Dimensional teleportation is another proposed means of teleportation. Often shown in fictional works, particularly in fantasy and comic books (e.g., the X-Men character Nightcrawler), it involves the subject exiting one physical universe or plane of existence, then re-entering it at a different location. This method is rarely seriously considered by the scientific community, as the currently predominant theories about parallel universes assume that physical travel is not possible between them.


Wormhole is a hypothetical shortcut through space and time, that allows transit faster than light, while avoiding the problems posed by the uncertainty principle and potential signal interference. Its mechanism is also used in theories about time travel. This kind of topological shortcut would eliminate many probable objections to teleportation on religious or philosophical grounds, as they preserve the original subject intact — and thus continuity of existence. The concept of a wormhole is used extensively in the television show Stargate. The reality between this phenomenon is the continuous flow of atoms in a material that will lead to a very fast charging element and will lead to teleporting.

See also

Teleportation in fiction
Paranormal phenomena


  1. ^ "Mostly in this book I shall specialize upon indications that there exists a transportory force that I shall call Teleportation."in Fort. C. Lo! at Sacred, retrieved 4 January 2009)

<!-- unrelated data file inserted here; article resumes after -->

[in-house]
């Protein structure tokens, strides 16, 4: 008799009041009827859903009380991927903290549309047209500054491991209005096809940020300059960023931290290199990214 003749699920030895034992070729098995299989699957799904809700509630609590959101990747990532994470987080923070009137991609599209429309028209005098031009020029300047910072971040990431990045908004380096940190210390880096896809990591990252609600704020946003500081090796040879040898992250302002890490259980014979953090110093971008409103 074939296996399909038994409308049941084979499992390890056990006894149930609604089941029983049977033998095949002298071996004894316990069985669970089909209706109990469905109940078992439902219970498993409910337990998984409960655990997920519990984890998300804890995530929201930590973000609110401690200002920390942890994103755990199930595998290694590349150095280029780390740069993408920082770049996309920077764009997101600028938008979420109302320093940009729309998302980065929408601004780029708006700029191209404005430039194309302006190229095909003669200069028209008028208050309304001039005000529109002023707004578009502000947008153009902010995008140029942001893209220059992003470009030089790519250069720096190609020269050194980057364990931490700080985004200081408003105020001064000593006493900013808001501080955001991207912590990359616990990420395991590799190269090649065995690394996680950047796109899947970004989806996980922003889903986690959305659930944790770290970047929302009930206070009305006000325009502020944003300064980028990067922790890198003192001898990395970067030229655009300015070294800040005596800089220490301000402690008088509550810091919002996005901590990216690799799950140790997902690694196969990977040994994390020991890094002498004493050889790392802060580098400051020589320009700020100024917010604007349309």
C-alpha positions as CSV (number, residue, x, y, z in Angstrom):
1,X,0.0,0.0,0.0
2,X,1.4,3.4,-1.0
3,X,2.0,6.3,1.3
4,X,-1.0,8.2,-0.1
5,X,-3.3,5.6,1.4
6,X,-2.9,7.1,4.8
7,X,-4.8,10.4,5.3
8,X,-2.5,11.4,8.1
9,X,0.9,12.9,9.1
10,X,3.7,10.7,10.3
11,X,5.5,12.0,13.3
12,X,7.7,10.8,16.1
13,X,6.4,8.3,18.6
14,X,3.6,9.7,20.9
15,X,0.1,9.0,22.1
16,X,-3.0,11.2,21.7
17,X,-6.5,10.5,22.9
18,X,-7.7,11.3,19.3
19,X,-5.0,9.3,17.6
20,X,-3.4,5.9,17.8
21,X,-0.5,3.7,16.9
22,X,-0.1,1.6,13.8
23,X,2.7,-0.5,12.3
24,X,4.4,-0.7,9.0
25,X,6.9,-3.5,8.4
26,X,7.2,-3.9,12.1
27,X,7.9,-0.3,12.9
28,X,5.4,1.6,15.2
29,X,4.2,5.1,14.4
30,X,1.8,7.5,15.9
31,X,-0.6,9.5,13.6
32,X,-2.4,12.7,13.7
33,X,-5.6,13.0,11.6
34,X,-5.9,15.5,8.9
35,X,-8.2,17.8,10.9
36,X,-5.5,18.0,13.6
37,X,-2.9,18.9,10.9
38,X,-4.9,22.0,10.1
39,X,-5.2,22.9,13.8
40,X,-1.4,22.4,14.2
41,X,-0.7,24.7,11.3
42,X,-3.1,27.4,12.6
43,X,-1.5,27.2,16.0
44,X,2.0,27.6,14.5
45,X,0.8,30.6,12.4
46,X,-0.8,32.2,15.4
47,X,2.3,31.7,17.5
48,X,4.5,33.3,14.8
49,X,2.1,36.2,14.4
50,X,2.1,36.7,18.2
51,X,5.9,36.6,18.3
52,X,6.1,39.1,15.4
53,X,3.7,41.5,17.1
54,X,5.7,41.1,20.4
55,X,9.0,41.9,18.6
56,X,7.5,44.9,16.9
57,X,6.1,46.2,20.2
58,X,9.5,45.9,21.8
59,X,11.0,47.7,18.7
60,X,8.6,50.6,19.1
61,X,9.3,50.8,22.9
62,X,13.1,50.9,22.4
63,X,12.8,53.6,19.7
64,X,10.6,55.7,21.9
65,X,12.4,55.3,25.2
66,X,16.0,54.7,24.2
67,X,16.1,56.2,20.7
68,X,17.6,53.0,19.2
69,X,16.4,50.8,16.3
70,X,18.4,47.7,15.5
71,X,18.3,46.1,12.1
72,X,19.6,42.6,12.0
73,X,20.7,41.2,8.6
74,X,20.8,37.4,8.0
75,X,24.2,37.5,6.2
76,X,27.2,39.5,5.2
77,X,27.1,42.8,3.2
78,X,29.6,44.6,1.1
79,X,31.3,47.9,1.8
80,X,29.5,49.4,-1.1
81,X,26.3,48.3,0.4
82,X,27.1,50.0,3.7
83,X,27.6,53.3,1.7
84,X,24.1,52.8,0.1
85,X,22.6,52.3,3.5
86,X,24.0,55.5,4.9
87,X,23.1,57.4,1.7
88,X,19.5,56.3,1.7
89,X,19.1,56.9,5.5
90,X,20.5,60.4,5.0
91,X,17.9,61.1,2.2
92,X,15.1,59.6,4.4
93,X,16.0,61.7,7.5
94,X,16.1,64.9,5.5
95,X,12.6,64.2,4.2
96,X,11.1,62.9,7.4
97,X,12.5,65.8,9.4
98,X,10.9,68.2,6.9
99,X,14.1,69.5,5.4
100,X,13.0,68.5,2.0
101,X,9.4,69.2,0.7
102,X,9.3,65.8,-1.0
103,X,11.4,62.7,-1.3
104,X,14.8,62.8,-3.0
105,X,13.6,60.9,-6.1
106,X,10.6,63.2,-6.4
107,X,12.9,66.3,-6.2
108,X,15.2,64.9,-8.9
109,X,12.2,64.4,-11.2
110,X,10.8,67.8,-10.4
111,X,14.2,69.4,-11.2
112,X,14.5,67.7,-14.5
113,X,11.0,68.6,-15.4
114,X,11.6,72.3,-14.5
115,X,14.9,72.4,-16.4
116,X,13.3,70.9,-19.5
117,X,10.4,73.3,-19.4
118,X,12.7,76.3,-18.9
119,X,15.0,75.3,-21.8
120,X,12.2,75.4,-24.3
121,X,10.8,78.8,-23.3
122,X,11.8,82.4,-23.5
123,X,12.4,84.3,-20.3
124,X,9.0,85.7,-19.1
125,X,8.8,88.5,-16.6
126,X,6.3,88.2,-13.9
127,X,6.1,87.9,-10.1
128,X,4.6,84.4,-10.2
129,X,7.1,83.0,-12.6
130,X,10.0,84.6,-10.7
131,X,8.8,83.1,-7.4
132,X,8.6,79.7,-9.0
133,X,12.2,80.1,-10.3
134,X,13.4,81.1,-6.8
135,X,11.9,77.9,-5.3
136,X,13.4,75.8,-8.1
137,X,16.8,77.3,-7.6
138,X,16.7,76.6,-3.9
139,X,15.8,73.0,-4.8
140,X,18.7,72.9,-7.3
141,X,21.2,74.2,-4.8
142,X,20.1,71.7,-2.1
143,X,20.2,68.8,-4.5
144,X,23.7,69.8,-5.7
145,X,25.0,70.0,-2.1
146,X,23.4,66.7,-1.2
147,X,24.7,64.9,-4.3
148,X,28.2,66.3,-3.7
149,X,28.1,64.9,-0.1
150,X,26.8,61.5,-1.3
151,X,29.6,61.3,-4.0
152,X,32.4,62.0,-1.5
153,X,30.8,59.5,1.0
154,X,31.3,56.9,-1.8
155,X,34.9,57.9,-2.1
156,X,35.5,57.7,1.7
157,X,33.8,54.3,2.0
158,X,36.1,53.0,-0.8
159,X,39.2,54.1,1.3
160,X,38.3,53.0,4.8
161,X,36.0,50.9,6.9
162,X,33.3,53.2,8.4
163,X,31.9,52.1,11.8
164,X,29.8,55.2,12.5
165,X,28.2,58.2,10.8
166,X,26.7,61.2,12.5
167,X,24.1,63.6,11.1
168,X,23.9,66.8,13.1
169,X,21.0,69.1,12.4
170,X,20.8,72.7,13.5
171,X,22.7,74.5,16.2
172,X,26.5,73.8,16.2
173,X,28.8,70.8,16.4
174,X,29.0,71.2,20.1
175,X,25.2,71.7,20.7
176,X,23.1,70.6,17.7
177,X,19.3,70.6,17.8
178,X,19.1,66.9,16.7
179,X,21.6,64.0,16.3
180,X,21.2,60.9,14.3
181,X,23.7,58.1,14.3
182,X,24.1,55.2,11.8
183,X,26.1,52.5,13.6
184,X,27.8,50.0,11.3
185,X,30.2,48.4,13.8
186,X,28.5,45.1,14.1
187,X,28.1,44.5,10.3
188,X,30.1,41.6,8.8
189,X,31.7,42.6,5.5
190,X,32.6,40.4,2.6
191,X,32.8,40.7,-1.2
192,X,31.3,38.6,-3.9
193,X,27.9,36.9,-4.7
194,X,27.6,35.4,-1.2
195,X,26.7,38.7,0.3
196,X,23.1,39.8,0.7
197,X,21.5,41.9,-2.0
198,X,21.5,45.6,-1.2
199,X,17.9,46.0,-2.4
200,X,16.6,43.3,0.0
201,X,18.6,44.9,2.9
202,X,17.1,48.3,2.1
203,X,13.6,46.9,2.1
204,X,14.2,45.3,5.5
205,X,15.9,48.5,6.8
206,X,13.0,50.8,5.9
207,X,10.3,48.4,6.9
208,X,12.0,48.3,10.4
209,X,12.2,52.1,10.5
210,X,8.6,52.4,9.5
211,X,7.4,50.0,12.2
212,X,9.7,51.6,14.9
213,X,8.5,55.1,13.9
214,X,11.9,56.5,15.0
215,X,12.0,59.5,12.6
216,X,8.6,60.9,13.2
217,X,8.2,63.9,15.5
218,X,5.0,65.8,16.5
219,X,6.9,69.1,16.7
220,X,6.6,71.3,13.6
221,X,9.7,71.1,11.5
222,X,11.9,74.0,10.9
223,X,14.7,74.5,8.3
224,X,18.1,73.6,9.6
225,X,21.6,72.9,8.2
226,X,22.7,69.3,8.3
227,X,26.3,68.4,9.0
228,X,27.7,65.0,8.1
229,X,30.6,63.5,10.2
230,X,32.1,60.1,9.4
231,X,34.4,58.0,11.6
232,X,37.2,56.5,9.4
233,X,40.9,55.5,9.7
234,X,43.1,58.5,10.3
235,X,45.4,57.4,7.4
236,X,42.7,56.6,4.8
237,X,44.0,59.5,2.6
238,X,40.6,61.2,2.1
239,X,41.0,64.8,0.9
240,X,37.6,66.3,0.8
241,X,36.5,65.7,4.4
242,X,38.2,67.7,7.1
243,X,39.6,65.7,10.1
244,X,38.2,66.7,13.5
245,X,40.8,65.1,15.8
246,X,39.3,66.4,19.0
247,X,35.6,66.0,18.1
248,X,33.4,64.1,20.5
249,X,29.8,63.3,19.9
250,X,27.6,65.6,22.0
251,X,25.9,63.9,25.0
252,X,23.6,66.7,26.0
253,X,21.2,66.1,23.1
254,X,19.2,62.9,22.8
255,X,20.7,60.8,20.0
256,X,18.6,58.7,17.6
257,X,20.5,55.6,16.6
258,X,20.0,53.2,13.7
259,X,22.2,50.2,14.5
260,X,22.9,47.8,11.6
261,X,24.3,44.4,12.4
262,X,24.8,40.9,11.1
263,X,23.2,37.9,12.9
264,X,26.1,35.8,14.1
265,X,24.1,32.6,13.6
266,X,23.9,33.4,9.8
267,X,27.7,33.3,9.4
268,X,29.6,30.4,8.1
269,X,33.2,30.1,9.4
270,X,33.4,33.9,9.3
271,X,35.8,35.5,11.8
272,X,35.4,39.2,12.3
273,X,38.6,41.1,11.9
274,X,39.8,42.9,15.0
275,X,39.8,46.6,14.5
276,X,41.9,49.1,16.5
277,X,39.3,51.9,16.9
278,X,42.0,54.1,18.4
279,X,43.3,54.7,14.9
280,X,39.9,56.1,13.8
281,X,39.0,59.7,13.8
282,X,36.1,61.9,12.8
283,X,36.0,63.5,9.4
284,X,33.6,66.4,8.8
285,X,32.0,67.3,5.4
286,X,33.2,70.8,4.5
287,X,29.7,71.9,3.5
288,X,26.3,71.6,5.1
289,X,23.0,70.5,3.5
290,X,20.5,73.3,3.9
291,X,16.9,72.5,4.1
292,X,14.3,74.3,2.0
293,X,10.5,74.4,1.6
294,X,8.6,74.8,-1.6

2. ^ "less well-known is the fact that Charles Fort coined the word in 1931" in Rickard, B. and Michell, J. Unexplained Phenomena: a Rough Guide special (Rough Guides, 2000 (ISBN 1-85828-589-5), p.3)
  3. ^ Fort, Charles. "Lo!" Published by CosimoBooks. May 14, 2004. Retrieved on October 4, 2006.

Further reading

  • Darling, David (2005). Teleportation: The Impossible Leap. Wiley. ISBN 0-471-47095-3. 
  • Dash, Mike (2000). Borderlands: The Ultimate Exploration of the Unknown. Overlook Press. ISBN 0-87951-724-7. 
  • Davis, Eric W. (August 2004). Teleportation Physics Study. Edwards Air Force Base, CA: Air Force Research Laboratory. Accession Number: ADA425545 [1]. 
  • Fort, Charles (1941). The Books of Charles Fort. Henry Holt and Company. 
  • Graham, Danielle (2006, January 20). Experimental data demonstrating augmentation of ambient gravitational and geomagnetic fields. American Institute of Physics Conference Proceedings, 813, 1256–1263.

External links

  • Hole teleportation - a hypothetical teleportation of objects throughout our universe by using the geometrical properties of spacetime. If an object is sent “out of the universe”, then the object can appear at random at any spacetime point in the universe.
  • United States Patent Application: 0060071122, application for a patent for a 'Full body Teleportation System'

Simple English

Teleportation is the ability to go from one place to another without moving. This has been shown in movies. Teleporting is possible in the real world but very hard.